The story came from an odd start. In 1918, Lovecraft was arguing about religion in one of his letters, which led to a discussion of truth and recalling a recent dream:

Several nights ago I had a strange dream of a strange city—a city of many palaces and gilded domes, lying in a hollow betwixt ranges of grey, horrible hills. There was not a soul in this vast region of stone-paved streets and marble walls and columns, and the numerous statues in the public places were of strange bearded men in robes the like whereof I have never seen before or since. […]
—H. P. Lovecraft to Maurice W. Moe, 15 May 1918, Letters to Maurice W. Moe 70

Shortly thereafter, Lovecraft shaped the dream into “Polaris,” about a man who dreams (or is possessed by the spirit) of an ancestor from 26,000 years before, in the land of Lomar situated in the far north. This would be familiar to audiences at the time as a reference to racialist theories of Caucasians originating from Northern Europe. Lomar is under peril from the Inutos—and these are explicitly Asian stereotypes, which Lovecraft near the end directly associates them with the Inuit people, foreshadowing his reference to the “degenerate Esquimaux” in “The Call of Cthulhu” a decade later.

At this point in his life, Lovecraft’s racialist beliefs were strongly influenced by Thomas Henry Huxley, who categorized the Inuit and other Native Americans and trans-polar peoples as “Mongoloids” alongside many Asian ethnicities. Lovecraft typically shortened this to reference to “Mongolians” or “Mongols,” regardless of nationality or ethnicity. The fantasy racism that Lovecraft engages in here, equating a contemporary group of people with a mythical precursor, was not unknown—the entire “Lost Race” subgenre of scientific romance depends on such linkages, and the basic ideology can be seen in Robert E. Howard’s “The Hyborian Age” (1936) essay and in some of the worldbuilding of J. R. R. Tolkien, who at the same time was crafting what would the background of The Hobbit (1937) and The Lrod of the Rings (1955).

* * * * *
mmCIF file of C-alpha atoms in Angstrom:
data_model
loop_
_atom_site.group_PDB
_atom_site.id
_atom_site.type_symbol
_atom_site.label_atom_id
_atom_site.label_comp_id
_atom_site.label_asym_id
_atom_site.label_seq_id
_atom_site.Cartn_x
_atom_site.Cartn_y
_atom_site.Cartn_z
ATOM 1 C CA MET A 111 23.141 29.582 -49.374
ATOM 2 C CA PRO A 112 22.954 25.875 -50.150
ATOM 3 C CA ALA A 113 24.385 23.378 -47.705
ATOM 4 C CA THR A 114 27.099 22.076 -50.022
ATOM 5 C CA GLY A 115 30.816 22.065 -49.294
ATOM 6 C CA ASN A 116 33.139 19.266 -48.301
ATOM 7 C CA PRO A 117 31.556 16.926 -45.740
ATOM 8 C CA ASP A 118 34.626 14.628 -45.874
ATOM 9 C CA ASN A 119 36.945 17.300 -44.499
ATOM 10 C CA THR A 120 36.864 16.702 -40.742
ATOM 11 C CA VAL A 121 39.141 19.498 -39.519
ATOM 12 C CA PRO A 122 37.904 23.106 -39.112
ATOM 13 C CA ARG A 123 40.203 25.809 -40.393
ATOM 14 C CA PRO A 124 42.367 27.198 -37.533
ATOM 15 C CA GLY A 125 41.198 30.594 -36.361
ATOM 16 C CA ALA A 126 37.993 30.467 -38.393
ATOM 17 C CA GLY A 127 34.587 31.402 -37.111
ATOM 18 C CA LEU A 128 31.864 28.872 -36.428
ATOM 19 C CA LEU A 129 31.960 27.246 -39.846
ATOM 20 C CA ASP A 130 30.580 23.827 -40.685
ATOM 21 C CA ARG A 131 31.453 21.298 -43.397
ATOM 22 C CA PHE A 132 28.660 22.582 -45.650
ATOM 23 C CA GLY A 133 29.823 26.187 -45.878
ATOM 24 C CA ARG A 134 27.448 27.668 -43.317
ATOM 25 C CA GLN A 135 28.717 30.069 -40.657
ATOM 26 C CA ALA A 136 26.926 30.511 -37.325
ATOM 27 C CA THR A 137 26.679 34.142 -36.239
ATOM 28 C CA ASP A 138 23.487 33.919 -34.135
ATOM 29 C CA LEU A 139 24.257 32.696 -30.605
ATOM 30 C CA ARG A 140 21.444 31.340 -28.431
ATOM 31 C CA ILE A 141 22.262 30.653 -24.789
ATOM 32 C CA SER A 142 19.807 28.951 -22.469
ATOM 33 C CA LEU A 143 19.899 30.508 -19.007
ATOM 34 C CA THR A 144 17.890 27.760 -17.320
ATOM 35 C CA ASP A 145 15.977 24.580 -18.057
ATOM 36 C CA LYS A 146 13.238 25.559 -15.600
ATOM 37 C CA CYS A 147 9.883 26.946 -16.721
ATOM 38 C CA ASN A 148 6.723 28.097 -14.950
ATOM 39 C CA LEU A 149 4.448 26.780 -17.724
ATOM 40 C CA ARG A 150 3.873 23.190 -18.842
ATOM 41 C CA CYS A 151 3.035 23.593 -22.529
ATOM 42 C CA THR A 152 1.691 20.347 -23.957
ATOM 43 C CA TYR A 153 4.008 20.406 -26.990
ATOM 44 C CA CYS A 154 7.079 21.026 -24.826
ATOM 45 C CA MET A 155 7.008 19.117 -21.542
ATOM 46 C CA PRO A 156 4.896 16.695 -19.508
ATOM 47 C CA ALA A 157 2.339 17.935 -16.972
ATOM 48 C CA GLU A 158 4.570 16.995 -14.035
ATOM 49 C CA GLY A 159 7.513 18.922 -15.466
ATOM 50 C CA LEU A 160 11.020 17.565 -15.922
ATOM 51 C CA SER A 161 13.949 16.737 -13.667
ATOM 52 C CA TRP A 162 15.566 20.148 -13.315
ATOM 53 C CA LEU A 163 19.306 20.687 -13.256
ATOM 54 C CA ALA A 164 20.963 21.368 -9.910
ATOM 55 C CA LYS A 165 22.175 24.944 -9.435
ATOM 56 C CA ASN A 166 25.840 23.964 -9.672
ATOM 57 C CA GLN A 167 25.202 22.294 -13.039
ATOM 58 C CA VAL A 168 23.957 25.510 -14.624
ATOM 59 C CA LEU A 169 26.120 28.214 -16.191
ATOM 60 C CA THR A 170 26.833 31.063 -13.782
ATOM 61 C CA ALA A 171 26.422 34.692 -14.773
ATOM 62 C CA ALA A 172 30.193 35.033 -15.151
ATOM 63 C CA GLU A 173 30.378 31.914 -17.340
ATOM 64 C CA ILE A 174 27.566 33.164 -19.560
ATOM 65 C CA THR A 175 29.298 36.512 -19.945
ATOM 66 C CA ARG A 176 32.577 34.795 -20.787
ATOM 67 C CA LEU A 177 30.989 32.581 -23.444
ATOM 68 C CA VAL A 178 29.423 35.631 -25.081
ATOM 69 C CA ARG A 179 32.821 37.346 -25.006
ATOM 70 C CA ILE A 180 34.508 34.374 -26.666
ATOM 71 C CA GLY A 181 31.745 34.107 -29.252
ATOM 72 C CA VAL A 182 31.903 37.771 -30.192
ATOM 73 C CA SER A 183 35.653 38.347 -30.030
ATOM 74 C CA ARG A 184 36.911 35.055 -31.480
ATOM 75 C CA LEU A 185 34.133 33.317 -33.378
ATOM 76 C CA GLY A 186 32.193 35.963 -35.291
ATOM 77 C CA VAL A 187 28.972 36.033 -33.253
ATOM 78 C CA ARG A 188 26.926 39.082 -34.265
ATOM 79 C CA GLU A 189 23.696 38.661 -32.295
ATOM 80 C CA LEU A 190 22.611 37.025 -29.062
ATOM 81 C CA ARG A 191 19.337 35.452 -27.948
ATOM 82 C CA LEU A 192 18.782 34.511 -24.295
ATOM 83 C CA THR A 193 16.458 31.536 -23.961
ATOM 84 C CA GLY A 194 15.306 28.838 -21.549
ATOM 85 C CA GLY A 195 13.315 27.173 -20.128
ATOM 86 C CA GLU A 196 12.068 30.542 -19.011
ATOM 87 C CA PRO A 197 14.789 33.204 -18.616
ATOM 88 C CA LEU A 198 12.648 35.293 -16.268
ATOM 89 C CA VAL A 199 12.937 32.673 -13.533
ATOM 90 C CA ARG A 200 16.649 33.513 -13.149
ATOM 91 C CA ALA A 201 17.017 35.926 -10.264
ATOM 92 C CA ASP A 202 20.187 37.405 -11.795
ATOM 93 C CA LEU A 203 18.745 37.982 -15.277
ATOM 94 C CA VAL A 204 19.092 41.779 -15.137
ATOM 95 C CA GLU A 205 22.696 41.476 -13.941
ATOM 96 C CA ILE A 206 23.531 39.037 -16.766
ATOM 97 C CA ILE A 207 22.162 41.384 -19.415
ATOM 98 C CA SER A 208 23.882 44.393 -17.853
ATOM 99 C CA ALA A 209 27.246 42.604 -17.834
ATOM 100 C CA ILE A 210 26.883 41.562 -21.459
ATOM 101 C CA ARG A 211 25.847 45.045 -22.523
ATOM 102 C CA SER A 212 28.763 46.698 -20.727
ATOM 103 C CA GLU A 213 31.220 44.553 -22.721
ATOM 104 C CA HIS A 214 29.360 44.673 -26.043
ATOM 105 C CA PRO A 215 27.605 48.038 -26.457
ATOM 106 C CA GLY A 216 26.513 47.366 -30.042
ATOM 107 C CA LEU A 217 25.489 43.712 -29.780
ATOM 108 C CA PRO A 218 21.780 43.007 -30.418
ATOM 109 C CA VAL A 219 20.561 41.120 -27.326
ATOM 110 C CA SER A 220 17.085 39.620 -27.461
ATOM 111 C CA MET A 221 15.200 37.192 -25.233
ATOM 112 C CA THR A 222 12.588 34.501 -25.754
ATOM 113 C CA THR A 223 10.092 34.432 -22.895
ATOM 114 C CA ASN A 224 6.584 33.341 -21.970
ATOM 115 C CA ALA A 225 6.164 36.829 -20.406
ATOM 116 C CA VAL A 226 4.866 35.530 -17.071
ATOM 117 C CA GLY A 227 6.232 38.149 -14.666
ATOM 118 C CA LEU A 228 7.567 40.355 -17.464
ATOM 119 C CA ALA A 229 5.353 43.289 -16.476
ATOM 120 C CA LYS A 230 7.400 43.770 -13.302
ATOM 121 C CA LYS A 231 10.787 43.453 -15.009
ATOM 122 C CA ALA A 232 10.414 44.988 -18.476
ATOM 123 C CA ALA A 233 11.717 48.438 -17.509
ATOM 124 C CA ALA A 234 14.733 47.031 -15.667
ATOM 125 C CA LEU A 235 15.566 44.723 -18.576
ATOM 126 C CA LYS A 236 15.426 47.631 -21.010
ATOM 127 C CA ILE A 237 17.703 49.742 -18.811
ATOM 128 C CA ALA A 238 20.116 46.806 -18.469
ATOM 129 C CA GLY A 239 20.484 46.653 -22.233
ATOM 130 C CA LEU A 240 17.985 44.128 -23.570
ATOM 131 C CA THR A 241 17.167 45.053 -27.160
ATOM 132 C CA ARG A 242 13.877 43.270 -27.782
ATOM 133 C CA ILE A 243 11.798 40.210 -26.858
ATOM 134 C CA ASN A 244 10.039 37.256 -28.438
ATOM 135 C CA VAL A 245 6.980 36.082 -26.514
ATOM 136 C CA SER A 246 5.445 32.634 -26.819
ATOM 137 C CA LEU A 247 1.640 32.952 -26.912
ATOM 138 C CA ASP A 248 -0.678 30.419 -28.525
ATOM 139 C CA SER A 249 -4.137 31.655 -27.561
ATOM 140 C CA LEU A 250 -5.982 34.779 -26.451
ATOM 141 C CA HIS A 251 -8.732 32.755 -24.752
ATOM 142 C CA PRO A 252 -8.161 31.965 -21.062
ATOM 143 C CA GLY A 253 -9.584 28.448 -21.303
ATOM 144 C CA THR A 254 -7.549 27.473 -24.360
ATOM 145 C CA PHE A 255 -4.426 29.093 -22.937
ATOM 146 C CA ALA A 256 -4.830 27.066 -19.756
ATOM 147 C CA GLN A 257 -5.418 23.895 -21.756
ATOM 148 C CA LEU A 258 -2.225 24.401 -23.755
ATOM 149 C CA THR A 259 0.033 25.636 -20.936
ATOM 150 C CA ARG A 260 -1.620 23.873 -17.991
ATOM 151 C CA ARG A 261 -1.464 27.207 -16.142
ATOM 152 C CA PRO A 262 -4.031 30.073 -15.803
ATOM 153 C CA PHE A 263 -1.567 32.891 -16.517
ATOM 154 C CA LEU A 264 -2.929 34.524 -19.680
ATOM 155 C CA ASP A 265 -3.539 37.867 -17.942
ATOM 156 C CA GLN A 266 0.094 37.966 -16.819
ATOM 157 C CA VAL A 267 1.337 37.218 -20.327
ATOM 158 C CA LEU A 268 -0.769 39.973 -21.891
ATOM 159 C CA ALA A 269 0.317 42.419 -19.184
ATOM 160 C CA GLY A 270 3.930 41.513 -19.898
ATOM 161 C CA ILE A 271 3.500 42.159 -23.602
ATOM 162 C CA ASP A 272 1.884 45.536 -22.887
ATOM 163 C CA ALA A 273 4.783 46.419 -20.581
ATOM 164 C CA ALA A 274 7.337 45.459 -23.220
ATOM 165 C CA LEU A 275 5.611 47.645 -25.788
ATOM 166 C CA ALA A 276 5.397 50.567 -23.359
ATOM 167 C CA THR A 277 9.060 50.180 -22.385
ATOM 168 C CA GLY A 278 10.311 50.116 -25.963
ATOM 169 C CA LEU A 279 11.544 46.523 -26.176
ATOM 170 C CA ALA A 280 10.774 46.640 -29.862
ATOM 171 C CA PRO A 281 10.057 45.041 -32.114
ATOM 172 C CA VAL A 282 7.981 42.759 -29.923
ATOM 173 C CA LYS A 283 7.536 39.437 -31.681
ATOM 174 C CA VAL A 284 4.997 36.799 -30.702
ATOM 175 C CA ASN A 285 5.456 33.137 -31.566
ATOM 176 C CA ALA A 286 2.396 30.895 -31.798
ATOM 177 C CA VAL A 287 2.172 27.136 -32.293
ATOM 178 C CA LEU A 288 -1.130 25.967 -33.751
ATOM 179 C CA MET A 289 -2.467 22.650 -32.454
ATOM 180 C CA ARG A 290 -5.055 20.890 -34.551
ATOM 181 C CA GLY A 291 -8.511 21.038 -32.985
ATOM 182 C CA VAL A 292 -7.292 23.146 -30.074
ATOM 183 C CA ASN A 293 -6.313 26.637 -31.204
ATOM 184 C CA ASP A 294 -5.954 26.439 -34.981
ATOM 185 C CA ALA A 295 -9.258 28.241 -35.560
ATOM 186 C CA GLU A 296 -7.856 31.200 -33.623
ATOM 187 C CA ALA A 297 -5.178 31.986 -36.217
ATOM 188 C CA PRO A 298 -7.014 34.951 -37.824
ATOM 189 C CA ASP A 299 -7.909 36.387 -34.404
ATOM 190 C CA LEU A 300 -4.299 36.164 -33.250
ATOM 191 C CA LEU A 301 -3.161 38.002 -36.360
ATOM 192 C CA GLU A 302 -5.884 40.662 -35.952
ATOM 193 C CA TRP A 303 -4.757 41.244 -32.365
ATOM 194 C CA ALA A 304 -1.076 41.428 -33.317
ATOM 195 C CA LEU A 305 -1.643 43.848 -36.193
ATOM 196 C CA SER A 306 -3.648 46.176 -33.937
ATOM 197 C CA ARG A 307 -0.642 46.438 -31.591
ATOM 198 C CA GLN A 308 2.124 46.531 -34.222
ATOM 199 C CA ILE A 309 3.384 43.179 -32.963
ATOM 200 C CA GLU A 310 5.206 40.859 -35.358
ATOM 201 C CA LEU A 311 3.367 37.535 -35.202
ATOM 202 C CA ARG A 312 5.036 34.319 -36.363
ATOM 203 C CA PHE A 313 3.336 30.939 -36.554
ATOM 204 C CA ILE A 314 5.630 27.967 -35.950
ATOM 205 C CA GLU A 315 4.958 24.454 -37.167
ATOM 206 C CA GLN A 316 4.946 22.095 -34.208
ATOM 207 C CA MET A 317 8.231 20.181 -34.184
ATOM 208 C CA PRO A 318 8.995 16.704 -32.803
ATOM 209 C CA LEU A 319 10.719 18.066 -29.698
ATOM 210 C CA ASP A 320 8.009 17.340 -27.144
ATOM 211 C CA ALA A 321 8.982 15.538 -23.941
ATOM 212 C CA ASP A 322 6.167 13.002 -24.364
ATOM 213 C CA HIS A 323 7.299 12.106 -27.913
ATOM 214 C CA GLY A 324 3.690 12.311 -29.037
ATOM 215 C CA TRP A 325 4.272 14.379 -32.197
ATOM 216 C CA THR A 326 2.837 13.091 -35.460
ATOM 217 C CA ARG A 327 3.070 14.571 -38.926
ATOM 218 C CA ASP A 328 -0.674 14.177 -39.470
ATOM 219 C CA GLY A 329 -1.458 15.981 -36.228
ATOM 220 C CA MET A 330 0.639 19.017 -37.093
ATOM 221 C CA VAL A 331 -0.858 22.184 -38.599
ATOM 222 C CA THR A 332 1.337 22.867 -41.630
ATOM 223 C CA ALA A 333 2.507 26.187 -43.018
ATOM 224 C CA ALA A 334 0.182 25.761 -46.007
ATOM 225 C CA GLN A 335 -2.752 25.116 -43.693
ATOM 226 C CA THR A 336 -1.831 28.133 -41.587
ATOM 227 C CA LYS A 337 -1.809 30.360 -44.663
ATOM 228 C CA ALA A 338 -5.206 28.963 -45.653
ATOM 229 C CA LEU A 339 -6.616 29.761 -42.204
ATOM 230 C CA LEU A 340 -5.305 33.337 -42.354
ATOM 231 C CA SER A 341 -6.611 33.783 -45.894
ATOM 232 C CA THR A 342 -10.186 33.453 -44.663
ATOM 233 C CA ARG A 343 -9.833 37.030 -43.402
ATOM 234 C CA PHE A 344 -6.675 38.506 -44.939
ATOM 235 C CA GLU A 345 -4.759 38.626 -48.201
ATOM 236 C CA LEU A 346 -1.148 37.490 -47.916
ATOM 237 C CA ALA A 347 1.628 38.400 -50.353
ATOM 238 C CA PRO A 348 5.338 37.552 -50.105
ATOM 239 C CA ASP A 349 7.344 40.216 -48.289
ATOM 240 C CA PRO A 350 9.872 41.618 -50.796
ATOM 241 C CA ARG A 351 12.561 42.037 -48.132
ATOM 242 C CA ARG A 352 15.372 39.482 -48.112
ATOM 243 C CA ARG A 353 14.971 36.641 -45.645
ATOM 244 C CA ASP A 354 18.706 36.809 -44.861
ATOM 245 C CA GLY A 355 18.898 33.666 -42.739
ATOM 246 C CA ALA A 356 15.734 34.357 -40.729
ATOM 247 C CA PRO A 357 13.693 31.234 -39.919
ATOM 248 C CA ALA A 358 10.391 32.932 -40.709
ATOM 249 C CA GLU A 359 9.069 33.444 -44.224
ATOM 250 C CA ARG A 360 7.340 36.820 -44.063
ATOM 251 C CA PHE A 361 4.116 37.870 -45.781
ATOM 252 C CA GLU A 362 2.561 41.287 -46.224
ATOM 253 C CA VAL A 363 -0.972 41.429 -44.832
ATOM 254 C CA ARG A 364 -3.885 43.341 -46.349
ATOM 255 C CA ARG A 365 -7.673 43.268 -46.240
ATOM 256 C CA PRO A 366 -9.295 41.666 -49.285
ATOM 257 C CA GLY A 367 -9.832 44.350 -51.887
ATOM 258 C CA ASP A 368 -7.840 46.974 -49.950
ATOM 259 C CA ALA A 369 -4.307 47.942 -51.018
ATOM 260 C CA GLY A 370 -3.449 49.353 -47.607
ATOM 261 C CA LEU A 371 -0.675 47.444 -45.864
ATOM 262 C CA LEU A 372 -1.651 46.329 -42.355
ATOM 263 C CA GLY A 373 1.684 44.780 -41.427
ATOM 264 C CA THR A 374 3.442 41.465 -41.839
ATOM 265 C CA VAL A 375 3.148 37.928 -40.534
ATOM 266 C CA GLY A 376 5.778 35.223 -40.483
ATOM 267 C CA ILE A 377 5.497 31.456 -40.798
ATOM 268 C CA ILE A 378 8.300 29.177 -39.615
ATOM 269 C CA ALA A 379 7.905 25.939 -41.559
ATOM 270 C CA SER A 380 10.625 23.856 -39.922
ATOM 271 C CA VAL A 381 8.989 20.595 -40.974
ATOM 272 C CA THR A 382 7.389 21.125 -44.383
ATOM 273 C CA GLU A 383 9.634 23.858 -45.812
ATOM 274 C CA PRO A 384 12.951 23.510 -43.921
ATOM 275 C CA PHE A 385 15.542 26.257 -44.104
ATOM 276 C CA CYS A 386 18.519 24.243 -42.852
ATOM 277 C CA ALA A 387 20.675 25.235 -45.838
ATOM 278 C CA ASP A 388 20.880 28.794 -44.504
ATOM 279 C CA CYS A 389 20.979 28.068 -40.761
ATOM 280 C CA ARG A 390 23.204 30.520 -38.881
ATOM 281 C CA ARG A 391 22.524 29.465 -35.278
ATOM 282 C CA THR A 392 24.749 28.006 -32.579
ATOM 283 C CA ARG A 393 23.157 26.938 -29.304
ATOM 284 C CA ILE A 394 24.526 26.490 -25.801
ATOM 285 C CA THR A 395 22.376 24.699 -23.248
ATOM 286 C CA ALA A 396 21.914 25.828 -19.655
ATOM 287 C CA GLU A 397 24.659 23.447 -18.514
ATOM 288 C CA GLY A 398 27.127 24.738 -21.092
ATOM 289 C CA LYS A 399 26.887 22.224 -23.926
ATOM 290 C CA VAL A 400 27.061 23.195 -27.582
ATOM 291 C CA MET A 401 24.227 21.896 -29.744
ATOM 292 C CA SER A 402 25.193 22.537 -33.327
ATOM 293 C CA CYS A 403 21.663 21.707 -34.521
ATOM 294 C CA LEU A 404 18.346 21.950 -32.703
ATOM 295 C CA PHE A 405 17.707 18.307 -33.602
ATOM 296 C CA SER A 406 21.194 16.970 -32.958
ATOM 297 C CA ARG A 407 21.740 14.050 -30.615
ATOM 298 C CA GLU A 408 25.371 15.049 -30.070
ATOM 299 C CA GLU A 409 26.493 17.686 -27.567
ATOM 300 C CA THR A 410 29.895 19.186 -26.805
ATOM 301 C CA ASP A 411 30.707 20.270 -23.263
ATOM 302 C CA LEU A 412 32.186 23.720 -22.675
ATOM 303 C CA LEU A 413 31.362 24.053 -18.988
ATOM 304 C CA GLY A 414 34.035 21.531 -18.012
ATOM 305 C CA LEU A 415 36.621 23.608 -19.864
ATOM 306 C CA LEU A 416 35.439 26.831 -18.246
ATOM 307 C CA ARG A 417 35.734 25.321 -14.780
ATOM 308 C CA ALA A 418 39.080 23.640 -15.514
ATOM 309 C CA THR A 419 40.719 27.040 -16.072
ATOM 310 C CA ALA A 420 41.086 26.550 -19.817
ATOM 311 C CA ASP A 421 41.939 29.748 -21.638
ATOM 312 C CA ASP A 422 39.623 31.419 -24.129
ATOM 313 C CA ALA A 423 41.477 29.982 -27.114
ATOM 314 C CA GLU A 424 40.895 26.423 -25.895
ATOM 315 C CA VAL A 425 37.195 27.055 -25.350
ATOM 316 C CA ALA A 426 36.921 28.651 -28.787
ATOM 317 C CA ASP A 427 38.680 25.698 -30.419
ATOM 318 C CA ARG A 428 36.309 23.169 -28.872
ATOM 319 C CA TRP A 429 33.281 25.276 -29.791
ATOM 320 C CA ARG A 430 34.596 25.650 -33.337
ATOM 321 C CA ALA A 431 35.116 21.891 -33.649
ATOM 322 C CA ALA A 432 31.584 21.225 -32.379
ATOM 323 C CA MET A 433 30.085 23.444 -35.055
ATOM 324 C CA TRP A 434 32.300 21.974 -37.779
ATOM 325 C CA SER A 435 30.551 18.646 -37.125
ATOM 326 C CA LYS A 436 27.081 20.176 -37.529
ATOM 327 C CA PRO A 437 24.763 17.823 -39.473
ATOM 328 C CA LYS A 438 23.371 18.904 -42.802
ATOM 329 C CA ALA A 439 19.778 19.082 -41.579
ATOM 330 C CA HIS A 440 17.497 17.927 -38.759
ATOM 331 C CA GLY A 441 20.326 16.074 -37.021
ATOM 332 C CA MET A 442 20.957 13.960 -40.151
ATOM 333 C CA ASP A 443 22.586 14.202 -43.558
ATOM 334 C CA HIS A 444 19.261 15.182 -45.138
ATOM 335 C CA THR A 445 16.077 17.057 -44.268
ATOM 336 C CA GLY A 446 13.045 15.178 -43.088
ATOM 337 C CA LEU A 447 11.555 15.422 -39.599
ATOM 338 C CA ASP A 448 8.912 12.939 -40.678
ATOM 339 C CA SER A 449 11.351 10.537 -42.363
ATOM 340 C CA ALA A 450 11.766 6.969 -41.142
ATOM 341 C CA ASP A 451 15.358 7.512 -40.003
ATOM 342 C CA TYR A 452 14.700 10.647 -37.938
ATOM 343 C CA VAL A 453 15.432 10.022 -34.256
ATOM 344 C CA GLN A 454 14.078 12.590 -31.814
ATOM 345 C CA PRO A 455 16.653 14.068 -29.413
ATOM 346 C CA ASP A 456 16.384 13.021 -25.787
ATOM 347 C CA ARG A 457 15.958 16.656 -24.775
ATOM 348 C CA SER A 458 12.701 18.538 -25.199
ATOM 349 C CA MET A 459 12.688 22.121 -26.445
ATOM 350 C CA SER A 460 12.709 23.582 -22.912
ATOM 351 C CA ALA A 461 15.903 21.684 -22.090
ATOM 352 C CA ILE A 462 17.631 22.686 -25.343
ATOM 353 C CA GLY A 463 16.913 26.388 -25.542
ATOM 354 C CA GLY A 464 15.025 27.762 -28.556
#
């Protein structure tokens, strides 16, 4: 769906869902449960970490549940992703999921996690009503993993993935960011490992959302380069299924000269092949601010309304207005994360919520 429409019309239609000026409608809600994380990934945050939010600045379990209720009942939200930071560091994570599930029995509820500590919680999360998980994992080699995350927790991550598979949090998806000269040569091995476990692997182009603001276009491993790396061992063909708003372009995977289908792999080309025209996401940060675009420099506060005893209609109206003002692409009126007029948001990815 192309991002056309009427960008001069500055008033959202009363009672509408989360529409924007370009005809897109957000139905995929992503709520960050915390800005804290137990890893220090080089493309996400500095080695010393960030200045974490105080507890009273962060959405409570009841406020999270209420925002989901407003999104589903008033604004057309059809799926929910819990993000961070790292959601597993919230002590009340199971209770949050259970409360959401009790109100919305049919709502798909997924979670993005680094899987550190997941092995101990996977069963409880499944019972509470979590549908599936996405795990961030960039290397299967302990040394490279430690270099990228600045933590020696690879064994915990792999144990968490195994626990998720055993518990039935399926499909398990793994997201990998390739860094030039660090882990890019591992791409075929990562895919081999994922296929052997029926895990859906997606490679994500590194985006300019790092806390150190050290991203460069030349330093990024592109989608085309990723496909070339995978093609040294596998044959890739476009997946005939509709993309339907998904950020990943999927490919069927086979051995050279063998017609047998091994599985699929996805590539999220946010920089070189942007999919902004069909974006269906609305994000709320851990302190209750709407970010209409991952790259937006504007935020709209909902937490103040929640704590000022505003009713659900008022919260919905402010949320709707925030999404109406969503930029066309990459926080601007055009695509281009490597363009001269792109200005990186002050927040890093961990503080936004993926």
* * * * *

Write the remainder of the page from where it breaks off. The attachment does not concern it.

Lovecraft’s use of the term “Esquimau” and its plural “Esquimaux” was a touch archaic in the 1910s, 20s, and 30s, but not necessarily intended as a pejorative. The term “Eskimo” was in general use (as evidenced by the 1933 film Eskimo, which Lovecraft had seen), and Lovecraft’s preference for the older form an apparent affection. The term “Inutos” suggests he was at least aware of the term “Inuit,” even if he chose not to use it; the suffix “-os” would make the name match the other pseudo-Grecian names in the story. While there are no contemporary accounts of Lovecraft’s thoughts on the Inuit, later in life his few references in his letters categorize them as a “degenerate offshoot” of the “Mongolian race.” (A Means to Freedom 1.482) This was a very typical distinction for Lovecraft to make, when regarding a culture that he was generally ignorant of but perceived as “primitive” compared to contemporary (and white) civilization.